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Clin Lung Cancer. 2013 Sep;14(5):558-567.e3. doi: 10.1016/j.cllc.2013.04.013. Epub 2013 Jun 27.

ERCC1, MLH1, MSH2, MSH6, and βIII-tubulin: resistance proteins associated with response and outcome to platinum-based chemotherapy in malignant pleural mesothelioma.

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Institute of Pathology and Neuropathology, West German Cancer Center, University Hospital Essen, University Duisburg-Essen, Essen, Germany.



Platinum-based chemotherapy is besides the standard antifolate therapy with pemetrexed, the cornerstone for treatment of patients with malignant pleural mesothelioma (MPM), and its efficacy depends on several DNA repair enzymes. Therefore, these enzymes could be biomarkers for "tailoring" chemotherapy. This study evaluated enzymes involved in repair of platinum-caused DNA damage, potentially resulting in a biomarker panel associated with patient response and outcome to platinum-based chemotherapy.


Pre- or posttreatment specimens from a total of 103 patients with MPM who were undergoing first-line chemotherapy were tested separately. Immunohistochemistry for ERCC1 (endonuclease excision repair cross-complementing 1), MLH1 (MutL homologue 1), MutS homologue (MSH) 2, MSH6, and βIII-tubulin protein expression, and pyrosequencing for ERCC1 codon 118 and C8092A polymorphisms were performed, and their results were correlated to clinicopathologic data.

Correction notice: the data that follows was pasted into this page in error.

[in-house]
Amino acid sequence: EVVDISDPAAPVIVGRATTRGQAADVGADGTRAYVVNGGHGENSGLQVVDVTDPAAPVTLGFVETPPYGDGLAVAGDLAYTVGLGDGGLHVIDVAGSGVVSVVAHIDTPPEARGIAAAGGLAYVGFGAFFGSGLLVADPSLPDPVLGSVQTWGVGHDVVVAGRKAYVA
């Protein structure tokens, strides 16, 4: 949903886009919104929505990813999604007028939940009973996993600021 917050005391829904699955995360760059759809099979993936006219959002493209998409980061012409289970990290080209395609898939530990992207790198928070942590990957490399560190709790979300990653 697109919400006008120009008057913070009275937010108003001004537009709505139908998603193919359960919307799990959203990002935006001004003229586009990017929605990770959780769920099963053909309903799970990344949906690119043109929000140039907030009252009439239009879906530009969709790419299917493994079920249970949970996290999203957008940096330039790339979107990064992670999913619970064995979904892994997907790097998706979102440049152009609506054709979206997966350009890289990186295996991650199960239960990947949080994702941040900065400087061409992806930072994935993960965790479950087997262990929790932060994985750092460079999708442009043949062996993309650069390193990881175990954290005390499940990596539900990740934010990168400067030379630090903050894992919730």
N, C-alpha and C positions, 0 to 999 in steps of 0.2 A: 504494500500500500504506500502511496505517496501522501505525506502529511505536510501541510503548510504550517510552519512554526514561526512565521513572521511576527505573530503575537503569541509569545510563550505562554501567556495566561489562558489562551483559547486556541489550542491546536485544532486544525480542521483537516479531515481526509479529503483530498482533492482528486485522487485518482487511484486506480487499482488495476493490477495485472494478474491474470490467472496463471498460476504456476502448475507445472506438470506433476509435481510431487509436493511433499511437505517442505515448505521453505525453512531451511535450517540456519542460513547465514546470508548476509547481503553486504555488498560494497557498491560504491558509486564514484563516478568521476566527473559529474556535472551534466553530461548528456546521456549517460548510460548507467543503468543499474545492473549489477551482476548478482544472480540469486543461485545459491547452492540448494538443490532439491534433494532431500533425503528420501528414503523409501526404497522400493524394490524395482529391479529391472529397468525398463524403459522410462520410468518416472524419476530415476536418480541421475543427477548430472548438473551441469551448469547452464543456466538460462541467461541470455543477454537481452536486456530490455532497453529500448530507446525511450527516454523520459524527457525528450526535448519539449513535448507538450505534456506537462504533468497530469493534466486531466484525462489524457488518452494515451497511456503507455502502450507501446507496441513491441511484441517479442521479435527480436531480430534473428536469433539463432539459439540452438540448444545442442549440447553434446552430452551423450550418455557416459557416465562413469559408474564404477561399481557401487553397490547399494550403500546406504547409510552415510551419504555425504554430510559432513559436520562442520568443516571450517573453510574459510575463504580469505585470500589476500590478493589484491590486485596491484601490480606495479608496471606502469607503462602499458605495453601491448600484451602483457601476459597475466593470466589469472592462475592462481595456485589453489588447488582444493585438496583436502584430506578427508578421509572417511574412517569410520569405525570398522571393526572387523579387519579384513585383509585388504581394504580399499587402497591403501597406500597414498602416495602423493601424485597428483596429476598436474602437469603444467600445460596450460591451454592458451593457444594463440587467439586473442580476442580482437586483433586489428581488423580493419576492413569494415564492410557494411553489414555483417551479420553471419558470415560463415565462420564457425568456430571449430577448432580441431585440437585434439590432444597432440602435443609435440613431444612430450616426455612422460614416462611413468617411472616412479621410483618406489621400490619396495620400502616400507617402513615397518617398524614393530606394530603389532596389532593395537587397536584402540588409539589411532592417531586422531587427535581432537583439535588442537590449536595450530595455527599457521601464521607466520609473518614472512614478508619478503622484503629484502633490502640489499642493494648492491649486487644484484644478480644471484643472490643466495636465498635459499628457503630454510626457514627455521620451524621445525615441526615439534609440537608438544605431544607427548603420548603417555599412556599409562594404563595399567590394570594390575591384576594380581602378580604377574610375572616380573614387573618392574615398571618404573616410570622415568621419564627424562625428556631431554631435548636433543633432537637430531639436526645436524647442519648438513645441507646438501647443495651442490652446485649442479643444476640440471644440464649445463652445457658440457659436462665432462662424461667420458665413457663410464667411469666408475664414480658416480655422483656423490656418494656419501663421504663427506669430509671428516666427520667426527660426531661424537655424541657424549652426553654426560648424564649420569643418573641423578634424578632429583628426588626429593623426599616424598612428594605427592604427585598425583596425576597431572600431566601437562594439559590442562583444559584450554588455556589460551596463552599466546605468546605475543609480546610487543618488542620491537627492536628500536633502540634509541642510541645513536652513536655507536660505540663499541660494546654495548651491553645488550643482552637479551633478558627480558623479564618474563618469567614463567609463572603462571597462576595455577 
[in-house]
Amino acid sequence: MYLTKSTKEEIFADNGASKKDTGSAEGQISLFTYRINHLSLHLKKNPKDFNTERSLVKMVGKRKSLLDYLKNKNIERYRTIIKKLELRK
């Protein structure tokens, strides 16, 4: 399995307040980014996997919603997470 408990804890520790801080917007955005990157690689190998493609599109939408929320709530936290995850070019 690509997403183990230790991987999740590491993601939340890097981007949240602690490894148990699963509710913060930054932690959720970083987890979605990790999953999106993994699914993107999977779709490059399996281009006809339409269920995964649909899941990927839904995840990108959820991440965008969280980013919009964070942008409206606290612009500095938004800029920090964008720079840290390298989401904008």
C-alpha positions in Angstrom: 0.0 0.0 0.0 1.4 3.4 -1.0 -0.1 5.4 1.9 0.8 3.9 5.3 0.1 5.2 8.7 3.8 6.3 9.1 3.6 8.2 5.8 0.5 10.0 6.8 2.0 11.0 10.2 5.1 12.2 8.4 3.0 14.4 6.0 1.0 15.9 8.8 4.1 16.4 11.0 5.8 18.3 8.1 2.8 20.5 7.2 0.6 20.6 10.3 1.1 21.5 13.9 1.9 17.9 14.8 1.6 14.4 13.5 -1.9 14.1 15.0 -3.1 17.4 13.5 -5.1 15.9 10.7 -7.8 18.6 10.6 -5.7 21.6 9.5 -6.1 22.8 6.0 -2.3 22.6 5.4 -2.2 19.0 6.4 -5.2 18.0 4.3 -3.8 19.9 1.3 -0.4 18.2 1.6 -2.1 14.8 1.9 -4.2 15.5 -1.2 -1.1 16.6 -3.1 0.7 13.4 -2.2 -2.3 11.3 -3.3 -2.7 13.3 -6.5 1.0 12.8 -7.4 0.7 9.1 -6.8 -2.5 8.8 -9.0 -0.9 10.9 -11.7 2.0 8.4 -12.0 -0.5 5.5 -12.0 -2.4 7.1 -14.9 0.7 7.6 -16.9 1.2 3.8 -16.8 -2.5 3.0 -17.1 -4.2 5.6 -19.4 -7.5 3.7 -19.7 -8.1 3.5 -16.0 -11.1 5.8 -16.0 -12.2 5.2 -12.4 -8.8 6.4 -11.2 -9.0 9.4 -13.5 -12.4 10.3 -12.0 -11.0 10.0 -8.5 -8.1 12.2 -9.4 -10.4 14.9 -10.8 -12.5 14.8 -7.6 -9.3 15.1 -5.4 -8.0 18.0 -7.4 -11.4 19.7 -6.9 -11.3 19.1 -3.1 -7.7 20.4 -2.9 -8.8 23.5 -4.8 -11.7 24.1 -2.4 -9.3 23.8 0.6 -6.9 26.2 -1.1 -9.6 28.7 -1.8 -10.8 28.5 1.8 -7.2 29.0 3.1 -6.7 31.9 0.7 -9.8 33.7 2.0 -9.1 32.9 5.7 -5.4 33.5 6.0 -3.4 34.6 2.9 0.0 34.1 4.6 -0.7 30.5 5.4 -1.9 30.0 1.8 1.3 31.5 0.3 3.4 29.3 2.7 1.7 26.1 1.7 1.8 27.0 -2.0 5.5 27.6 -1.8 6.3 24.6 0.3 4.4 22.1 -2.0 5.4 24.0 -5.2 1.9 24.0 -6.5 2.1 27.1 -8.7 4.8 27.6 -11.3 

ERCC1, MLH1, MSH2, MSH6, and βIII-tubulin were expressed in human MPM specimens at different intensities. When considering only pretreatment specimens, MSH6 protein levels were correlated to progression during chemotherapy (P = .0281). MLH1 protein levels (P = .0205), and ERCC1 codon 118 polymorphisms (P ≤ .0001) were significantly associated with progression-free survival. A significant association between ERCC1 protein levels and overall survival was noted (P = .032). Analyses of posttreatment specimens revealed significant associations between βIII-tubulin protein levels and progression-free survival (P = .0066). ERCC1 C8092A polymorphisms were significantly associated with progression-free survival and overall survival (P = .0463 and P = .0080, respectively) in this group.


Enzymes involved in DNA repair mechanisms are associated with patient response and outcome to platinum-based chemotherapy. Their assessment may be a helpful tool to tailor platinum-based chemotherapy of MPM patients who might expect the largest clinical benefit. Prospective validation of this biomarker panel is warranted.


Biomarker; DNA repair; Immunohistochemistry; Pyrosequencing; Tailored therapy

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